By Ayaz Gul and Ayesha Tanzeem
A day after Taliban fighters took up positions in Kabul, the Afghan capital’s international airport on Monday was frenetic with thousands of Afghans looking for a way out, U.S. soldiers firing warning shots as they sought to keep the area secure, and Western nations arranging the evacuation of their nationals and some of the local staff who worked for and aided them since the start of war 20 years ago.
At least five people were reported killed in the chaos.
Afghanistan’s Civil Aviation Authority announced the civilian side of the airport was “closed under further notice,” as videos on social media showed scenes of crowds running on the airport tarmac and jostling for space on a staircase leading up to a plane as people tried to board. Videos also showed some people clinging to a plane as it was getting ready for takeoff.
Several airlines, including United, British Airways, Virgin Atlantic and Lufthansa said they would avoid flying in Afghan airspace, while Emirate and Pakistan International Airlines announced they were halting flights to Kabul.
The airport is also the staging site for diplomats seeking flights out of Afghanistan after evacuating embassies in the capital.
Italy, Saudi Arabia, France, New Zealand, Sweden, Australia and the Czech Republic are among the nations who have already flown out their personnel or announced plans Monday for those flights.
Taliban fighters were patrolling the streets of Kabul on Monday following the gains that saw them capture provincial capitals and sweep through most of the country in a little more than a week.
Mullah Abdul Ghani Baradar, a co-founder and deputy Taliban chief congratulated the people of Afghanistan and his “Mujahideen [holy warriors]” on their “mammoth gains” in a late Sunday statement. He delivered the Pashto language video message from his office in Doha, Qatar.
“I am here to announce that we are responsible for your lives and all that pertain to everyday living, and to convince you that we will provide everything to make your lives better to the strength that has been provided to us by the Almighty who has granted us such a big victory,” Baradar said.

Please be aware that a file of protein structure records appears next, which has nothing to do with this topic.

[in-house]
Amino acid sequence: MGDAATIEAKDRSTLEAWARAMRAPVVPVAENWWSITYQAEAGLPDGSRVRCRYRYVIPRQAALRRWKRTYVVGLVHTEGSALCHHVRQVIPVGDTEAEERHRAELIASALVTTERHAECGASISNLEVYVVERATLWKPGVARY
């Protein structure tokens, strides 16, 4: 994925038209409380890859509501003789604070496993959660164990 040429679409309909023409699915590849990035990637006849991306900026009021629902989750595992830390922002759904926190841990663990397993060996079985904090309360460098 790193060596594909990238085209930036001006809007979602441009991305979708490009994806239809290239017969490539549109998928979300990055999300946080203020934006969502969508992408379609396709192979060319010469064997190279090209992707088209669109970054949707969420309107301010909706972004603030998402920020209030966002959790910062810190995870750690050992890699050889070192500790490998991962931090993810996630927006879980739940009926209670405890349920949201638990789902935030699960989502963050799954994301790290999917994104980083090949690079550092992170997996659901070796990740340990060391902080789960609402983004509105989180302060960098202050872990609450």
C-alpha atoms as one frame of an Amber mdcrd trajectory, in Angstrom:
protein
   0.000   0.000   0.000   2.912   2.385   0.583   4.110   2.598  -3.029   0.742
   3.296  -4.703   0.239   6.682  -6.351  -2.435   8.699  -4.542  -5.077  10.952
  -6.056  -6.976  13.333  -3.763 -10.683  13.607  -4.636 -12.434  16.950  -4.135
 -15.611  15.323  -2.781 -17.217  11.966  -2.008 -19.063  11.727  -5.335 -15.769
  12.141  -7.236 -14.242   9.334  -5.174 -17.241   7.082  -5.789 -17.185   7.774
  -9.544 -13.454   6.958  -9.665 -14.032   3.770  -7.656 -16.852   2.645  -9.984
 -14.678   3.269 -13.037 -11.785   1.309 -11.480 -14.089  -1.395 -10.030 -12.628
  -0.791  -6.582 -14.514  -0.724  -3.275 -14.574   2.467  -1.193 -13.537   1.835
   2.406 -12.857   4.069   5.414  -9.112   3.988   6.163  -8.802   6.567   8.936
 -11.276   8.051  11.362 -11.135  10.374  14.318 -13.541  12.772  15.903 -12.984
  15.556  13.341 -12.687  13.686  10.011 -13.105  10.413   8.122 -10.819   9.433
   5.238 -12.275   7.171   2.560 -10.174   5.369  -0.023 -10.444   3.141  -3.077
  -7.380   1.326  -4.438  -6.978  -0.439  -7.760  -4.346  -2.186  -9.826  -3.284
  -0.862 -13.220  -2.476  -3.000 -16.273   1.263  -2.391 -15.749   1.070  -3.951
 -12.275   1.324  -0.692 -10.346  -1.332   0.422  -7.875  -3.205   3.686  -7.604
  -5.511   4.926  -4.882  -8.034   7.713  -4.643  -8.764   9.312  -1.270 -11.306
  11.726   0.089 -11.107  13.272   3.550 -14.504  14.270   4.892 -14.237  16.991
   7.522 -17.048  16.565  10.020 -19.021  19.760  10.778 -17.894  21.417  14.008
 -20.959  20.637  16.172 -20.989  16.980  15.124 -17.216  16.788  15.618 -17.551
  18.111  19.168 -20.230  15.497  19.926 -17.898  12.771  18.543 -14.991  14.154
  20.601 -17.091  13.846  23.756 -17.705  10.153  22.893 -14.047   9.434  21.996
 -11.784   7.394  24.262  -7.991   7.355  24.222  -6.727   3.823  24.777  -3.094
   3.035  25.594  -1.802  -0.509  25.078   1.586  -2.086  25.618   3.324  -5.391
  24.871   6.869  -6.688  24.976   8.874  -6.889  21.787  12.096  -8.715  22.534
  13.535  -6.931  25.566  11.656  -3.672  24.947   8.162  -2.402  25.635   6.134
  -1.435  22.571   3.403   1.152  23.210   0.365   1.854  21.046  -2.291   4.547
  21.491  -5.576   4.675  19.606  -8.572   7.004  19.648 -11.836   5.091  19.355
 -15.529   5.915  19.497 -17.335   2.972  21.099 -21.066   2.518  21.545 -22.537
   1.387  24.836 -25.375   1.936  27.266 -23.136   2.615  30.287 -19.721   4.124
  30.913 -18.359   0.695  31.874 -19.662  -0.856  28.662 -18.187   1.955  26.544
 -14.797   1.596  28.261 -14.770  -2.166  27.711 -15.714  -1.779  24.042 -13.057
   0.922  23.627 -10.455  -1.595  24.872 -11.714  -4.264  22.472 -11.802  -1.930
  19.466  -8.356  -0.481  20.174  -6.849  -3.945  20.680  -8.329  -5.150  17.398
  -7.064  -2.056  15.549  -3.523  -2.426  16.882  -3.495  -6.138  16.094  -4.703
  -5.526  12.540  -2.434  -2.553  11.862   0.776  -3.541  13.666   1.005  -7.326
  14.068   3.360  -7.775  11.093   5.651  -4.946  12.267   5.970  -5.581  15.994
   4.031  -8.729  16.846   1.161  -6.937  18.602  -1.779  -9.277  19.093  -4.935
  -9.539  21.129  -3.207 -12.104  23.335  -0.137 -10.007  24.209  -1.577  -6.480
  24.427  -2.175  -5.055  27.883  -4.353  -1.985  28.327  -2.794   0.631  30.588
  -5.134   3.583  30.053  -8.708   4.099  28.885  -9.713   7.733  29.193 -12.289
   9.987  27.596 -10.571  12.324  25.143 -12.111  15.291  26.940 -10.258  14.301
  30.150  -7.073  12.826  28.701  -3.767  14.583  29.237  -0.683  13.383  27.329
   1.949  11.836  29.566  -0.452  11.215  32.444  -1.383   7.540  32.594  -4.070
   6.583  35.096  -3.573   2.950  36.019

Baradar’s office also released a video of him watching, along with his associates, live television coverage of Taliban fighters entering the presidential palace in Kabul on Sunday night.
The United Nations urged the Taliban to “exercise utmost restraint in order to protect lives” in a statement from the secretary-general Sunday night, adding that all humanitarian organizations must be allowed to provide assistance unimpeded.
The secretary-general is to address the Security Council at an open meeting on Afghanistan Monday morning.
The United States and more than 60 other countries issued a statement late Sunday calling on all parties in Afghanistan to “respect and facilitate” the orderly departure of Afghans and foreign nationals who want to leave the country.
“Those in positions of power and authority across Afghanistan bear responsibility—and accountability—for the protection of human life and property, and for the immediate restoration of security and civil order,” the statement said. “Afghans and international citizens who wish to depart must be allowed to do so; roads, airports and border crossing must remain open, and calm must be maintained.”
Afghan President Ashraf Ghani, along with his vice president and other senior officials, flew out of Afghanistan on Sunday.
Ghani issued a statement on Facebook later Sunday, saying he left the country to prevent bloodshed. He landed in Tajikistan then left soon after for an unknown destination, RFE/RL reported.
“Taliban have won the judgement of sword and guns and now they are responsible for protecting the countrymen’s honor, wealth and self-esteem,” he wrote. “They are now facing a new historical test; either they will protect the name and honor of Afghanistan, or they will prioritize other places and networks. … It is for Taliban to assure all the people, nations, different sectors, sisters and women of Afghanistan to win the legitimacy and the hearts of the people.”
Abdullah Abdullah, head of the Afghan National Reconciliation Council, posted a video on Facebook, criticizing Ghani.
“I feel the former president left the country and people in a bad position. God will make him accountable,” Abdullah said.
Sunday morning, a Taliban delegation engaged prominent Afghan jihadi leaders, politicians and elders in negotiations that culminated in Ghani stepping down from office, said Taliban sources aware of the developments.
The Taliban maintained in the talks that they would not engage with Ghani in any transfer of power, saying he was not “a legitimate” president, according to the sources.
Under a deal reportedly reached, a delegation of Afghan leaders, including Abdullah, will travel to Qatar, where “the transfer of power to the Taliban” will formally take place. VOA contacted Taliban spokespersons for a confirmation but could not get a response immediately.
The speed of the Taliban offensive has shocked both locals and the international community. While violence in the country has been high since 2020, after the Taliban signed a deal with the United States, the latest campaign against Afghan cities has been unexpectedly fast.
The Taliban gains started with the capital of Nimruz province August 6 and nine days later they had Kabul surrounded from all sides.